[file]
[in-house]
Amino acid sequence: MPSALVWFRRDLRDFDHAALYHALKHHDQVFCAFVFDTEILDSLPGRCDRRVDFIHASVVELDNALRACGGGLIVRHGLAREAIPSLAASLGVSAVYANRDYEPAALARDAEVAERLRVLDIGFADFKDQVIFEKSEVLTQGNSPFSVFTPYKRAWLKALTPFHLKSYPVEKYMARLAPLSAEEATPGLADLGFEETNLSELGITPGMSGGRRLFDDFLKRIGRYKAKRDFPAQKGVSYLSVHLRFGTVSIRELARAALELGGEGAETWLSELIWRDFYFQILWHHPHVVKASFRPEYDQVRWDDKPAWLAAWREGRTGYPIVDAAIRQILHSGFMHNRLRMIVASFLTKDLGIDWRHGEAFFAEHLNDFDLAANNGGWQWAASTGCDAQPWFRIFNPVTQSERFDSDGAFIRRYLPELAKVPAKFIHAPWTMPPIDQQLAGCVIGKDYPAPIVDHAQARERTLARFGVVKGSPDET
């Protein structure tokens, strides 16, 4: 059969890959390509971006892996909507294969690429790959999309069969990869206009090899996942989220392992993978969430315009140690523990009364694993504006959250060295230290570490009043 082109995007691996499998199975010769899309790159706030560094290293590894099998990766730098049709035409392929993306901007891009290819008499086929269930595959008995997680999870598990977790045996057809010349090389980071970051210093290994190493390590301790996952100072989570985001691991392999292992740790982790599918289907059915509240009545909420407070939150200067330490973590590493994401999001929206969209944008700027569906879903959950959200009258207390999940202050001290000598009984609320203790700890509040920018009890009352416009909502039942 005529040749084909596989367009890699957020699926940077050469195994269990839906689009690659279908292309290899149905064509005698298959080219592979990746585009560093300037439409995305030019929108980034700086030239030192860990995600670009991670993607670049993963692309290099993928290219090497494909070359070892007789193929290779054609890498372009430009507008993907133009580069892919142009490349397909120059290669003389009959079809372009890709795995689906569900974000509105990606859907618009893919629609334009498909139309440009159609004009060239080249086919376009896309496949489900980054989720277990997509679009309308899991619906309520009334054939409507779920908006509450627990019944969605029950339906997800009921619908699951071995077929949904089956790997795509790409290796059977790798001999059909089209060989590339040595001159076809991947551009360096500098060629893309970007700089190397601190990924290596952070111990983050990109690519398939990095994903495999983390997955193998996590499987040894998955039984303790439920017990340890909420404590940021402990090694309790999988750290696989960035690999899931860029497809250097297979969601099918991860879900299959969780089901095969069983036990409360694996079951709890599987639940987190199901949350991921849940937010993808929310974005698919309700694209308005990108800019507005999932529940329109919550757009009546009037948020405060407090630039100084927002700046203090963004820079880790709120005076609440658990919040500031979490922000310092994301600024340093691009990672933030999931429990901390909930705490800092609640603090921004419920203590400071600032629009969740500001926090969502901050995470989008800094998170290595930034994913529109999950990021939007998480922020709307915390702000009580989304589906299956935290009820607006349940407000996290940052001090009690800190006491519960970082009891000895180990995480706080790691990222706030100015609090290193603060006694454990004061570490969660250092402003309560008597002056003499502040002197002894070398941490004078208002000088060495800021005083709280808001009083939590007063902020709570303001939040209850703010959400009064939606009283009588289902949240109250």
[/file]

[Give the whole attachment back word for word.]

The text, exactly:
[in-house]
Amino acid sequence: MPSALVWFRRDLRDFDHAALYHALKHHDQVFCAFVFDTEILDSLPGRCDRRVDFIHASVVELDNALRACGGGLIVRHGLAREAIPSLAASLGVSAVYANRDYEPAALARDAEVAERLRVLDIGFADFKDQVIFEKSEVLTQGNSPFSVFTPYKRAWLKALTPFHLKSYPVEKYMARLAPLSAEEATPGLADLGFEETNLSELGITPGMSGGRRLFDDFLKRIGRYKAKRDFPAQKGVSYLSVHLRFGTVSIRELARAALELGGEGAETWLSELIWRDFYFQILWHHPHVVKASFRPEYDQVRWDDKPAWLAAWREGRTGYPIVDAAIRQILHSGFMHNRLRMIVASFLTKDLGIDWRHGEAFFAEHLNDFDLAANNGGWQWAASTGCDAQPWFRIFNPVTQSERFDSDGAFIRRYLPELAKVPAKFIHAPWTMPPIDQQLAGCVIGKDYPAPIVDHAQARERTLARFGVVKGSPDET
């Protein structure tokens, strides 16, 4: 059969890959390509971006892996909507294969690429790959999309069969990869206009090899996942989220392992993978969430315009140690523990009364694993504006959250060295230290570490009043 082109995007691996499998199975010769899309790159706030560094290293590894099998990766730098049709035409392929993306901007891009290819008499086929269930595959008995997680999870598990977790045996057809010349090389980071970051210093290994190493390590301790996952100072989570985001691991392999292992740790982790599918289907059915509240009545909420407070939150200067330490973590590493994401999001929206969209944008700027569906879903959950959200009258207390999940202050001290000598009984609320203790700890509040920018009890009352416009909502039942 005529040749084909596989367009890699957020699926940077050469195994269990839906689009690659279908292309290899149905064509005698298959080219592979990746585009560093300037439409995305030019929108980034700086030239030192860990995600670009991670993607670049993963692309290099993928290219090497494909070359070892007789193929290779054609890498372009430009507008993907133009580069892919142009490349397909120059290669003389009959079809372009890709795995689906569900974000509105990606859907618009893919629609334009498909139309440009159609004009060239080249086919376009896309496949489900980054989720277990997509679009309308899991619906309520009334054939409507779920908006509450627990019944969605029950339906997800009921619908699951071995077929949904089956790997795509790409290796059977790798001999059909089209060989590339040595001159076809991947551009360096500098060629893309970007700089190397601190990924290596952070111990983050990109690519398939990095994903495999983390997955193998996590499987040894998955039984303790439920017990340890909420404590940021402990090694309790999988750290696989960035690999899931860029497809250097297979969601099918991860879900299959969780089901095969069983036990409360694996079951709890599987639940987190199901949350991921849940937010993808929310974005698919309700694209308005990108800019507005999932529940329109919550757009009546009037948020405060407090630039100084927002700046203090963004820079880790709120005076609440658990919040500031979490922000310092994301600024340093691009990672933030999931429990901390909930705490800092609640603090921004419920203590400071600032629009969740500001926090969502901050995470989008800094998170290595930034994913529109999950990021939007998480922020709307915390702000009580989304589906299956935290009820607006349940407000996290940052001090009690800190006491519960970082009891000895180990995480706080790691990222706030100015609090290193603060006694454990004061570490969660250092402003309560008597002056003499502040002197002894070398941490004078208002000088060495800021005083709280808001009083939590007063902020709570303001939040209850703010959400009064939606009283009588289902949240109250």